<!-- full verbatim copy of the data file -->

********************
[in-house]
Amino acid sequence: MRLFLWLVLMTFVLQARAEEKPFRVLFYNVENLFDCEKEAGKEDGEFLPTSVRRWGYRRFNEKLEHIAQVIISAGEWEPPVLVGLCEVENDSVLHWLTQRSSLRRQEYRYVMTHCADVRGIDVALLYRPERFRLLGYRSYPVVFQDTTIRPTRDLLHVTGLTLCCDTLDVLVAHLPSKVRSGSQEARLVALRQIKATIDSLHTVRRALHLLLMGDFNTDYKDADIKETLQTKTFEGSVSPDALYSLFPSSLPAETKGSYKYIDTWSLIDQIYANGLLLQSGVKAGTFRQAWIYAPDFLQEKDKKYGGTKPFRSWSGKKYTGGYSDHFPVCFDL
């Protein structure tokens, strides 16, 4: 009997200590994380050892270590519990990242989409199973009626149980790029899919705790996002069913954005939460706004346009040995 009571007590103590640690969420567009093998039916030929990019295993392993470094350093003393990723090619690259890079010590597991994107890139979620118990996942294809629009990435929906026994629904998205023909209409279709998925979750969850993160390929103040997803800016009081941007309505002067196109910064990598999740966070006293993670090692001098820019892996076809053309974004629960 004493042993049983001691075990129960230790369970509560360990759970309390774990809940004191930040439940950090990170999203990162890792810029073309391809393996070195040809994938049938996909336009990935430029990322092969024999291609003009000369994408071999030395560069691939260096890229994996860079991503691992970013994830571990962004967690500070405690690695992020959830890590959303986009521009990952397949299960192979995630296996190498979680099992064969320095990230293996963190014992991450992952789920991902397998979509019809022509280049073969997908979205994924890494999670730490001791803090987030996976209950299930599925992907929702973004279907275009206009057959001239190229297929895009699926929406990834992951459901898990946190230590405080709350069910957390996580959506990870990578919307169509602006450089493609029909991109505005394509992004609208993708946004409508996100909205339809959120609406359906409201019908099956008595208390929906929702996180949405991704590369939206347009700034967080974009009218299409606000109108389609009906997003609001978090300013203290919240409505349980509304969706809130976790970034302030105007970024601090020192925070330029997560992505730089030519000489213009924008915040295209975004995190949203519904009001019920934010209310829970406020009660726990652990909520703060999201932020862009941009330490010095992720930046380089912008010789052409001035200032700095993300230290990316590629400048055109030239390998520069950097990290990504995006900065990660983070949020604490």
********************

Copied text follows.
[in-house]
Amino acid sequence: MRLFLWLVLMTFVLQARAEEKPFRVLFYNVENLFDCEKEAGKEDGEFLPTSVRRWGYRRFNEKLEHIAQVIISAGEWEPPVLVGLCEVENDSVLHWLTQRSSLRRQEYRYVMTHCADVRGIDVALLYRPERFRLLGYRSYPVVFQDTTIRPTRDLLHVTGLTLCCDTLDVLVAHLPSKVRSGSQEARLVALRQIKATIDSLHTVRRALHLLLMGDFNTDYKDADIKETLQTKTFEGSVSPDALYSLFPSSLPAETKGSYKYIDTWSLIDQIYANGLLLQSGVKAGTFRQAWIYAPDFLQEKDKKYGGTKPFRSWSGKKYTGGYSDHFPVCFDL
């Protein structure tokens, strides 16, 4: 009997200590994380050892270590519990990242989409199973009626149980790029899919705790996002069913954005939460706004346009040995 009571007590103590640690969420567009093998039916030929990019295993392993470094350093003393990723090619690259890079010590597991994107890139979620118990996942294809629009990435929906026994629904998205023909209409279709998925979750969850993160390929103040997803800016009081941007309505002067196109910064990598999740966070006293993670090692001098820019892996076809053309974004629960 004493042993049983001691075990129960230790369970509560360990759970309390774990809940004191930040439940950090990170999203990162890792810029073309391809393996070195040809994938049938996909336009990935430029990322092969024999291609003009000369994408071999030395560069691939260096890229994996860079991503691992970013994830571990962004967690500070405690690695992020959830890590959303986009521009990952397949299960192979995630296996190498979680099992064969320095990230293996963190014992991450992952789920991902397998979509019809022509280049073969997908979205994924890494999670730490001791803090987030996976209950299930599925992907929702973004279907275009206009057959001239190229297929895009699926929406990834992951459901898990946190230590405080709350069910957390996580959506990870990578919307169509602006450089493609029909991109505005394509992004609208993708946004409508996100909205339809959120609406359906409201019908099956008595208390929906929702996180949405991704590369939206347009700034967080974009009218299409606000109108389609009906997003609001978090300013203290919240409505349980509304969706809130976790970034302030105007970024601090020192925070330029997560992505730089030519000489213009924008915040295209975004995190949203519904009001019920934010209310829970406020009660726990652990909520703060999201932020862009941009330490010095992720930046380089912008010789052409001035200032700095993300230290990316590629400048055109030239390998520069950097990290990504995006900065990660983070949020604490």